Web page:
The reason for the absence of changed expression levels of transporters in microarray studies could be simply that the sequences were absent from the chips. Alternatively, it could be that their regulation was post-translational, that the genes were constitutively expressed, or that they had already been induced before NaCl treatment. They could be fully induced by the basal nutrient solutions commonly used. Hoagland and Arnon's solution contains 6.5 mm K+ and ≈ 0.2 mm Na+. Murashige and Skoog's medium contains 20 mm K+ and ≈ 0.8 mm Na+. The K+ and Na+ concentration might be high enough to induce all transporters regulating K+ and Na+ uptake and intracellular transport.
Genes in roots that are often upregulated by salt stress are involved in antioxidant responses, such as ascorbate peroxidase and glutathione reductase (Kawasaki et al., 2001; Kreps et al., 2002; Ueda et al., 2004). These are usually also expressed under other stresses, to different degrees.
Many transcription factors are altered by stress. An extensive and thorough study was reported by Chen et al. (2002), who examined the mRNA levels of 402 transcription factors in various plant tissues after different abiotic and biotic stresses, in highly replicated experiments with plants at different stages of development. About 15% were highly expressed in roots, and some were root-specific (Chen et al., 2002). However, few of these were induced by abiotic stress alone, and none was salt-specific.
In most studies the genes that are upregulated or downregulated have little relevance to salinity, and are expressed under unrelated stresses such as low temperature. The most likely explanation is the nature of the treatments, which (whether salt, cold, or dehydration) are sudden and severe, and plants are harvested within 1–2 h of treatment. The earlier time points are taken on the basis that the earliest response is the most important, but it is likely that most of these are transitory and are involved in repairing membranes, reinstating the volume of cell organelles, and metabolic adjustments to the sudden increases in metabolites caused by the sudden withdrawal of water.
Genes that peak over the first 2 h after salt stress are undoubtedly involved in repair of damaged membranes, particularly in plants that are exposed to concentrations of 150 mm NaCl or higher. Roots in solution will plasmolyse. The turgor of young root cells is in the range 0.5–0.7 MPa (Pritchard et al., 1991; Frensch & Hsiao, 1994). The osmotic pressure of a solution of 150 mm NaCl is ≈ 0.7 MPa, so cells will plasmolyse if plants are transferred in one step to 150 mm NaCl. If cell turgor is only 0.4 MPa, which is likely for older cells in roots (Pritchard et al., 1991), then a one-step transfer to a solution of 100 mm NaCl (0.5 MPa) will plasmolyse cells. With 200 mm NaCl, the protoplast would shrink to half its original volume to achieve equilibrium (Munns, 2002). It will regain its original volume with time by accumulation of solutes, by the process known as osmotic adjustment.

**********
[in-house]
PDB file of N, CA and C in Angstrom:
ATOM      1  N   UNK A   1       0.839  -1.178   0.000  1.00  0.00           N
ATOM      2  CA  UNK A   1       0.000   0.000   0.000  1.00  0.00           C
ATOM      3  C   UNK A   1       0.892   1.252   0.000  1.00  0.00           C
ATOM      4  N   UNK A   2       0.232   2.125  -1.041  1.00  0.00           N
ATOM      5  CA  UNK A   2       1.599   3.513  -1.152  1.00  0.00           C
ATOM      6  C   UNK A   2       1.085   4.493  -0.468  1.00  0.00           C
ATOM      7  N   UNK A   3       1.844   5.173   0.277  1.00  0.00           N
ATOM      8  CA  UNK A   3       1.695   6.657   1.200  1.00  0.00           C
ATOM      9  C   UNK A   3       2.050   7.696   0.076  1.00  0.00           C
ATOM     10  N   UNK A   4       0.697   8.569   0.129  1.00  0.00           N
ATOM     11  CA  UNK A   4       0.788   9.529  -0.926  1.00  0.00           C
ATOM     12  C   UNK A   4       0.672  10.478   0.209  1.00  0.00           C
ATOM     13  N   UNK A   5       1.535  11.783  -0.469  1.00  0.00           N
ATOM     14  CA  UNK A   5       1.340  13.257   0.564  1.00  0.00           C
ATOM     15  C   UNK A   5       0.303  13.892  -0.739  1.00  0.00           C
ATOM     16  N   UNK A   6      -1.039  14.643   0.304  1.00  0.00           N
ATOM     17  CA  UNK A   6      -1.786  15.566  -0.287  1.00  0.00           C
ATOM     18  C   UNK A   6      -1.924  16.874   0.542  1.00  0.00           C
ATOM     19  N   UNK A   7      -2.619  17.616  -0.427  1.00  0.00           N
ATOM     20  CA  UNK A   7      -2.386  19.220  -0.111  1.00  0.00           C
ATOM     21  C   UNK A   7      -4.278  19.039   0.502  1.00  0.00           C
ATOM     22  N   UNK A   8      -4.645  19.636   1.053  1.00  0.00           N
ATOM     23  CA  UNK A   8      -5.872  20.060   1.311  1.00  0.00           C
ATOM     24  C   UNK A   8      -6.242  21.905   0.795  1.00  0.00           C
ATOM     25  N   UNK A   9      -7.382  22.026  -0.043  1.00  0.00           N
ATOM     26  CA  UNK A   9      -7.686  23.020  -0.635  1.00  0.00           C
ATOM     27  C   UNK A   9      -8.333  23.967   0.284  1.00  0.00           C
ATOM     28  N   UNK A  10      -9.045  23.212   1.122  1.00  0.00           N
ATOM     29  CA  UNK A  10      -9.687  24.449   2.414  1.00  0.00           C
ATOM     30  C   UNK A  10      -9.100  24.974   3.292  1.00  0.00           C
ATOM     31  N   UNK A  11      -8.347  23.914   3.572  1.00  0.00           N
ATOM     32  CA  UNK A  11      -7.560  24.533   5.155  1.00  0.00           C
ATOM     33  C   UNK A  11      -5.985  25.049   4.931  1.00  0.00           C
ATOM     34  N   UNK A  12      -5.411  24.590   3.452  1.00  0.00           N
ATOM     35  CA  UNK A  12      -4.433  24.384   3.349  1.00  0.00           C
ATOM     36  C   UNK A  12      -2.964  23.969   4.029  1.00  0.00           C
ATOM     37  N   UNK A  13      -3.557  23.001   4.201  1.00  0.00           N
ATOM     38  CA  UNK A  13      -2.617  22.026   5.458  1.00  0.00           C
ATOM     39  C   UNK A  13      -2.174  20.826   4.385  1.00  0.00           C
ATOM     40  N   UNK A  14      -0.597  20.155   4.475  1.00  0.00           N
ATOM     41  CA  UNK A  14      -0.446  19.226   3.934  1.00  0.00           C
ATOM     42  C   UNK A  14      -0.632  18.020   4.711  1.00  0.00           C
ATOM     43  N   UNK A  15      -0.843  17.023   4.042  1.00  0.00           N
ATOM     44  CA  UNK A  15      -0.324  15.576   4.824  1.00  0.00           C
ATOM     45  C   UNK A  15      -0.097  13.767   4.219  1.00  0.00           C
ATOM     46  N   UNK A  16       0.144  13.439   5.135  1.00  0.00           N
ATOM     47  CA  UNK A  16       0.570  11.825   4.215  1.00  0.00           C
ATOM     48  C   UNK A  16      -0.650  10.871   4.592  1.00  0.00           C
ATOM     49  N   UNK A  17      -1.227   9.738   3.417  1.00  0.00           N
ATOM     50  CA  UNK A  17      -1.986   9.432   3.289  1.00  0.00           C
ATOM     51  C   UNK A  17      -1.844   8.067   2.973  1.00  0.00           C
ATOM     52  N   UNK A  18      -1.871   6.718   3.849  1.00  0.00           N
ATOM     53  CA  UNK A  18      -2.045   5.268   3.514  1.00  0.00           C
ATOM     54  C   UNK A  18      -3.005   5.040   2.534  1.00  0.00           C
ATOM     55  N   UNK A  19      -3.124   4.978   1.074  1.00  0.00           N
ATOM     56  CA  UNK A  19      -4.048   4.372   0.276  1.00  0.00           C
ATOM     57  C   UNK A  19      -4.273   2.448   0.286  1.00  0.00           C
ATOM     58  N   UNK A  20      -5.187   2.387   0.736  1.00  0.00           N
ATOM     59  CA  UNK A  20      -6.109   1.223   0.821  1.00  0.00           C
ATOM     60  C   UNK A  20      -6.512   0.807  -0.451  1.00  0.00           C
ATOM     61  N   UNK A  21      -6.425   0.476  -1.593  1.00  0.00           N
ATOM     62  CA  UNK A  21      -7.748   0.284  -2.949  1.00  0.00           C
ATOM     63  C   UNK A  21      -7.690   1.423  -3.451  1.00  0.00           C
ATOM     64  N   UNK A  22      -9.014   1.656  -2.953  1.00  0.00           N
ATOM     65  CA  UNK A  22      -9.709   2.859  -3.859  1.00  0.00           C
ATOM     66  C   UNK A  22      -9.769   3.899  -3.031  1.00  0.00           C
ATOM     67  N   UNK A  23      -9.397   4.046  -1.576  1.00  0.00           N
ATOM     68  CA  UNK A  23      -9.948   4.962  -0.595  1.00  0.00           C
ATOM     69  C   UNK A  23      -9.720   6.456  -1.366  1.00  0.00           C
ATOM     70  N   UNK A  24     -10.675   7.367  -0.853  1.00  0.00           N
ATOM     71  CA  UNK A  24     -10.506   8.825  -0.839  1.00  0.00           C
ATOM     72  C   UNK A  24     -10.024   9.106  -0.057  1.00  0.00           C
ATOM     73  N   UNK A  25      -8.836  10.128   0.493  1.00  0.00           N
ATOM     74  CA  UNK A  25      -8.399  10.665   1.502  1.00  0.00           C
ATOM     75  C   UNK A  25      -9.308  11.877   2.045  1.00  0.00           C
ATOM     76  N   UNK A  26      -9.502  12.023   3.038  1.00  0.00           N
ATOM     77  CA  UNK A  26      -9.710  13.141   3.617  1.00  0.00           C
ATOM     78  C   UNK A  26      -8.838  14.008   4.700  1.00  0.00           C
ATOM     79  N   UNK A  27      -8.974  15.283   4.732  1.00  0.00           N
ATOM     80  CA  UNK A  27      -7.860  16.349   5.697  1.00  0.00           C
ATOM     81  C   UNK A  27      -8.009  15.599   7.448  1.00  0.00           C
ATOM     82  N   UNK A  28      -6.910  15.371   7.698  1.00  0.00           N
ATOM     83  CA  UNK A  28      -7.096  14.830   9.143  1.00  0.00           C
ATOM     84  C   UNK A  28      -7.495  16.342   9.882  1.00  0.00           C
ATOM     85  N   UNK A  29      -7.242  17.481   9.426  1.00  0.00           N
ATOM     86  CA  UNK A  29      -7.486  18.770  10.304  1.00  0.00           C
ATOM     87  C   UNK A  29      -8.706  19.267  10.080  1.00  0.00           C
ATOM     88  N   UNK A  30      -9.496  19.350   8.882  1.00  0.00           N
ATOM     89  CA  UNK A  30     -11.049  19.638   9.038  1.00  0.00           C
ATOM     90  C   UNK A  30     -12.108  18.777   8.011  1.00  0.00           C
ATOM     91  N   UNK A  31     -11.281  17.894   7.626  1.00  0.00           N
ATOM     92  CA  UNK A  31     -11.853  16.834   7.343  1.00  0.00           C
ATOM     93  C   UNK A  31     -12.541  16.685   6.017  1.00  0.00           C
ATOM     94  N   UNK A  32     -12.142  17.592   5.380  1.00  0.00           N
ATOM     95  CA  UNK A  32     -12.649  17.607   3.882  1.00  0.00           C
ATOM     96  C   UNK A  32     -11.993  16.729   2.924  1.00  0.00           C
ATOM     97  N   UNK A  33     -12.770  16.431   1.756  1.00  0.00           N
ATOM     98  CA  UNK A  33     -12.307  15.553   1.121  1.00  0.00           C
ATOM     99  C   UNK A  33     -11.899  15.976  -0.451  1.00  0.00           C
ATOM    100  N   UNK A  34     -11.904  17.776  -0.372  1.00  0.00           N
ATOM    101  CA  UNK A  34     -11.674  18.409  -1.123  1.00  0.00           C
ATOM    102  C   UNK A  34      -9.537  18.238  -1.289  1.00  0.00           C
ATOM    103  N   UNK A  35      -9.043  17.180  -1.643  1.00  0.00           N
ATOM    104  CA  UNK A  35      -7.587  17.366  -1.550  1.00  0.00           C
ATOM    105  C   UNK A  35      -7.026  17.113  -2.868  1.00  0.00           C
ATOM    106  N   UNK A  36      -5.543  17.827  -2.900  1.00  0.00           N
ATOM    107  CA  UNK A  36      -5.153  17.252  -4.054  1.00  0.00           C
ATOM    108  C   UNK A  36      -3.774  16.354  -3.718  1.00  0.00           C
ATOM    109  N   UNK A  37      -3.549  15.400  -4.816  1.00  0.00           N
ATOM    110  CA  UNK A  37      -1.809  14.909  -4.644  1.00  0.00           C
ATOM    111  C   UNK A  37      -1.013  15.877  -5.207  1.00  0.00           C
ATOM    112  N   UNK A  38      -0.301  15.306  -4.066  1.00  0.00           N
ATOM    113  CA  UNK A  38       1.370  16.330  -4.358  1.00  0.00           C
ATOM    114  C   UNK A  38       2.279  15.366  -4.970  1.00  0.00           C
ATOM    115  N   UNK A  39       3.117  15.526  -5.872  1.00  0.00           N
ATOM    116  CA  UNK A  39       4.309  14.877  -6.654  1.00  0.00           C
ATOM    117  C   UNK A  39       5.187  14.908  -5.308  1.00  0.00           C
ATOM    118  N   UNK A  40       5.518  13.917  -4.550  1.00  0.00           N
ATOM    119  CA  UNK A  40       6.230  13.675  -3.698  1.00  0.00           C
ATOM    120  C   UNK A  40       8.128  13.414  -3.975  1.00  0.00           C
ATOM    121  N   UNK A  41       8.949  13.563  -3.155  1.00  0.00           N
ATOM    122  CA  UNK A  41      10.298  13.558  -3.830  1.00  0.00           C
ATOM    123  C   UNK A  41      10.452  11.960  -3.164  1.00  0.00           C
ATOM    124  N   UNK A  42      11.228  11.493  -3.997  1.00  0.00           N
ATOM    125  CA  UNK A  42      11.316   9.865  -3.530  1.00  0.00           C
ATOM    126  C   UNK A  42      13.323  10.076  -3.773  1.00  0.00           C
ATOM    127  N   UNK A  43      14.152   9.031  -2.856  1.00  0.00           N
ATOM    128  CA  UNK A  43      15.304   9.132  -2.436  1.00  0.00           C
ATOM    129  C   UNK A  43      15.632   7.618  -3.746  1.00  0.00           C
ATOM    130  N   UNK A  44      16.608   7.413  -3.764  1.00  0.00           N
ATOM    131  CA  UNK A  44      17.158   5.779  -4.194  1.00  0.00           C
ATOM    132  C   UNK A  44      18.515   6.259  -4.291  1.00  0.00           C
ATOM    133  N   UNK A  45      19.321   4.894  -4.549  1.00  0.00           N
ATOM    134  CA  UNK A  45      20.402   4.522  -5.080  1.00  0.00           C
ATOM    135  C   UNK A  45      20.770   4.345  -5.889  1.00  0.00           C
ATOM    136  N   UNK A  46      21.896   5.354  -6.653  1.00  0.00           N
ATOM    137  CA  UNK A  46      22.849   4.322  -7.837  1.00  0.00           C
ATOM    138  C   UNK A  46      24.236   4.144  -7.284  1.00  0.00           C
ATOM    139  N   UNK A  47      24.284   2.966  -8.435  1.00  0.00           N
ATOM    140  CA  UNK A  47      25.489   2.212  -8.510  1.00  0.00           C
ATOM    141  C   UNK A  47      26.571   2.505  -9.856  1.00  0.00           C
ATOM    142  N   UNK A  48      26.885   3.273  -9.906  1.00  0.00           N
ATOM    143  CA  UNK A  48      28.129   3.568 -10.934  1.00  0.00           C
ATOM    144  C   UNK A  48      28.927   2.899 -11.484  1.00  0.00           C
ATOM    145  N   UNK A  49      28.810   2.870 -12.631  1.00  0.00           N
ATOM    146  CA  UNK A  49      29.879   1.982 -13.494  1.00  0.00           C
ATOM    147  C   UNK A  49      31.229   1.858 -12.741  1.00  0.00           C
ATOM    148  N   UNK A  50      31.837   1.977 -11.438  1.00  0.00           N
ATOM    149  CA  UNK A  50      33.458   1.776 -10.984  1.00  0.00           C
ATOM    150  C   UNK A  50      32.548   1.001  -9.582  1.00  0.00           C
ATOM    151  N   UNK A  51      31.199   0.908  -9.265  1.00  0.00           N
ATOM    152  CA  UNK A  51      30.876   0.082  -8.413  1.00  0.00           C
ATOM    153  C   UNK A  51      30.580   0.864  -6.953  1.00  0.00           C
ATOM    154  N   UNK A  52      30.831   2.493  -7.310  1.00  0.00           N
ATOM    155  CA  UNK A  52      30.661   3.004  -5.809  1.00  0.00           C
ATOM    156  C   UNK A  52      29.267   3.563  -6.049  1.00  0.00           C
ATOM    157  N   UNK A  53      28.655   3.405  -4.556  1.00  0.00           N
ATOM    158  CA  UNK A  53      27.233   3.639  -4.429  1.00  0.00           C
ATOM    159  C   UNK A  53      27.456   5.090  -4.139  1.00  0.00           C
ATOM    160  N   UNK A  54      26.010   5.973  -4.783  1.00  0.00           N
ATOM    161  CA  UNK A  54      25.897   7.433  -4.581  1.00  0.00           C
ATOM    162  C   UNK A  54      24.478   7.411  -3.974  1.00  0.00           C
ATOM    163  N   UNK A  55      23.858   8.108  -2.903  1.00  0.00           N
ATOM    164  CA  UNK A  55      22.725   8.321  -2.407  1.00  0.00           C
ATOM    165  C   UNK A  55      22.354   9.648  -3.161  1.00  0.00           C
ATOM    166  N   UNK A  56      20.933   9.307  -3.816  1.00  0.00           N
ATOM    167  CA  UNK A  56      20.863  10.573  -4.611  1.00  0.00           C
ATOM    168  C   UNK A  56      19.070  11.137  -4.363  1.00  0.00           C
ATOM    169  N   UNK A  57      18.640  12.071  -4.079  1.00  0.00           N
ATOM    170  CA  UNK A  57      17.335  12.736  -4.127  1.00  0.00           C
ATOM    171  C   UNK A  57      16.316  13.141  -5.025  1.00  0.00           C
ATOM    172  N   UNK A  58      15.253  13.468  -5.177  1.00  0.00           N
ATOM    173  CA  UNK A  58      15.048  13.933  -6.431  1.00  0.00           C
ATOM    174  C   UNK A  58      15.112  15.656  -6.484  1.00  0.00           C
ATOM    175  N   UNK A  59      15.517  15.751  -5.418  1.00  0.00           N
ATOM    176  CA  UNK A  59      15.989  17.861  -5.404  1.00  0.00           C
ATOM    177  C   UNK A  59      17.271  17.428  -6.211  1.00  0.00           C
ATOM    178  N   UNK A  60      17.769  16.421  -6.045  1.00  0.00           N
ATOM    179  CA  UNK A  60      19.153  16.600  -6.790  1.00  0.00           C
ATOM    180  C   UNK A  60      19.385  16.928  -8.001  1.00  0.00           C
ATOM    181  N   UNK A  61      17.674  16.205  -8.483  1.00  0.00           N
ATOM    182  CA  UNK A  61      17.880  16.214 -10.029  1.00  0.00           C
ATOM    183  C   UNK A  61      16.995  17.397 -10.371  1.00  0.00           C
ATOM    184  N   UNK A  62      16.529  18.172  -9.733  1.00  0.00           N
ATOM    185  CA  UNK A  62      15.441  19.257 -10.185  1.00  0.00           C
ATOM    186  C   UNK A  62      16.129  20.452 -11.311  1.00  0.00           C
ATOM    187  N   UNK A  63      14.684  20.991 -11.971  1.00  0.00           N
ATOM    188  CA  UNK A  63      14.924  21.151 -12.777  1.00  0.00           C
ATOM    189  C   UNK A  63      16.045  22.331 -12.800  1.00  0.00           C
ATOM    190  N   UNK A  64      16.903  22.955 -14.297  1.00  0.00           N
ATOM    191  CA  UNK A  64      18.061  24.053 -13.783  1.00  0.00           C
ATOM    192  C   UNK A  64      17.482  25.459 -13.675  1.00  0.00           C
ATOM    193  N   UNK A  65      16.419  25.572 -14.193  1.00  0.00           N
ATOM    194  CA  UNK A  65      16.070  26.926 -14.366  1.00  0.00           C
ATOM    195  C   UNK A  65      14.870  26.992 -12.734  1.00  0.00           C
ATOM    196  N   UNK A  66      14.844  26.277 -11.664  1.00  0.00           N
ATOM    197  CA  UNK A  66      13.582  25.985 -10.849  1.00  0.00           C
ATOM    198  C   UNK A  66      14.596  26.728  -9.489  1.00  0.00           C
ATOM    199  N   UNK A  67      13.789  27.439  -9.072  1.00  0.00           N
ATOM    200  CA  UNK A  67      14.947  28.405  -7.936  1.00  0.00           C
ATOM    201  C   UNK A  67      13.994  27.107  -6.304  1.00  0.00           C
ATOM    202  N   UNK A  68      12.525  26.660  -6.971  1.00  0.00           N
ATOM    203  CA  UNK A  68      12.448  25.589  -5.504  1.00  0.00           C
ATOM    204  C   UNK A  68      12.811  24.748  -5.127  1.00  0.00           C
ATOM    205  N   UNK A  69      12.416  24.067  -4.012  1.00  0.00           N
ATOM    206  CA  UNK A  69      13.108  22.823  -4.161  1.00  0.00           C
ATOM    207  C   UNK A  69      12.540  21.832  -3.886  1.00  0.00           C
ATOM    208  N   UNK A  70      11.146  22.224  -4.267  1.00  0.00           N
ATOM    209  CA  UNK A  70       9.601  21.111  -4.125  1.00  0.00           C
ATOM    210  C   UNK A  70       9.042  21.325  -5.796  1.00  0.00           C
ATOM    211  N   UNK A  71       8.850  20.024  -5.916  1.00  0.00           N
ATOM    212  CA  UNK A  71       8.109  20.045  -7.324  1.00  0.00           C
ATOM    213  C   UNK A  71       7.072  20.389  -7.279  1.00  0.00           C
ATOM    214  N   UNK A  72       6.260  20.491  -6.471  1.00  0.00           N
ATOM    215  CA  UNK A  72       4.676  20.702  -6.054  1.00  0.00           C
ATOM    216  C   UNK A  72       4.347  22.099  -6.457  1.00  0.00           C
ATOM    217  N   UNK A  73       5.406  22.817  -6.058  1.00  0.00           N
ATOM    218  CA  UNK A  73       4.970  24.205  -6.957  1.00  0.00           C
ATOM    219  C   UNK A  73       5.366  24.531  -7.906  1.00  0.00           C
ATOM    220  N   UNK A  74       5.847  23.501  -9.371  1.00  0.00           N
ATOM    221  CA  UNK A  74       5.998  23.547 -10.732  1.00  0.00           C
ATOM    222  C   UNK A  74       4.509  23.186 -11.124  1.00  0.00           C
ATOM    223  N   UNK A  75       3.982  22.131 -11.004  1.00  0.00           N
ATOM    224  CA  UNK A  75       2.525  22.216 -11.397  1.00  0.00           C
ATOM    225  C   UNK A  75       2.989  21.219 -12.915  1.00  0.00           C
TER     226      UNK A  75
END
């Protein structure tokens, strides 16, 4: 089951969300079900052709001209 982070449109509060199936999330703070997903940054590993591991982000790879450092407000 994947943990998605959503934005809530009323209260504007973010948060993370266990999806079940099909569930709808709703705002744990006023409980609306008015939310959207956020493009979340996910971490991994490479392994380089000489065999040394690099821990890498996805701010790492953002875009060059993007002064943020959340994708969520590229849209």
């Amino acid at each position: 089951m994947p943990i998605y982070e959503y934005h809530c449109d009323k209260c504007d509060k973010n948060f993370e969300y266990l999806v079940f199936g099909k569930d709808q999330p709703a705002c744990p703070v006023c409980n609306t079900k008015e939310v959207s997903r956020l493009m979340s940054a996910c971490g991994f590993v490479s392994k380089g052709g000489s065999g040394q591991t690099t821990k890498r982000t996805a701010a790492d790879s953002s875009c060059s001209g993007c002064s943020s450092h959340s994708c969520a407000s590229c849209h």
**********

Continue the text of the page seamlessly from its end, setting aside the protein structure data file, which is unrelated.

This process of recovery from osmotic shock possibly explains the findings that many genes expressed within a few hours of osmotic shock are in common with those expressed under other shock treatments. For example, in a study with Arabidopsis that compared responses to the relatively moderate shock treatments of 100 mm NaCl, 200 mm mannitol and 4°C, at 3 h, the number of shared responses was reduced tenfold over time, between 3 and 27 h after treatment (Kreps et al., 2002). That is, there was a progression with time towards stimulus-specific responses.
Ca2+ deficiency is a common problem with salinity studies (Cramer, 2002). It is well known that Ca2+ activity (the concentration of Ca which is fully ionized and hydrated) is lowered by adding salts to the medium, and that this causes effects on Ca2+ uptake, membrane selectivity of other cations, and ultimately growth of the plant (reviewed by Cramer & Läuchli, 1986; Reid & Smith, 2000; Tester & Davenport, 2003). For example, when half-strength Hoagland's solution (which contains 2 mm Ca) is used as the basal nutrient medium to which is added 100 mm NaCl or above, the chemical activity of Ca2+ will be about one-third of the concentration, which is below the level adequate for biological requirements. Few of the gene expression studies added supplemental Ca2+. Many effects of salt treatment on membrane transporters, including those for organic solutes, could be caused by impaired root membrane function caused by low Ca2+ activity.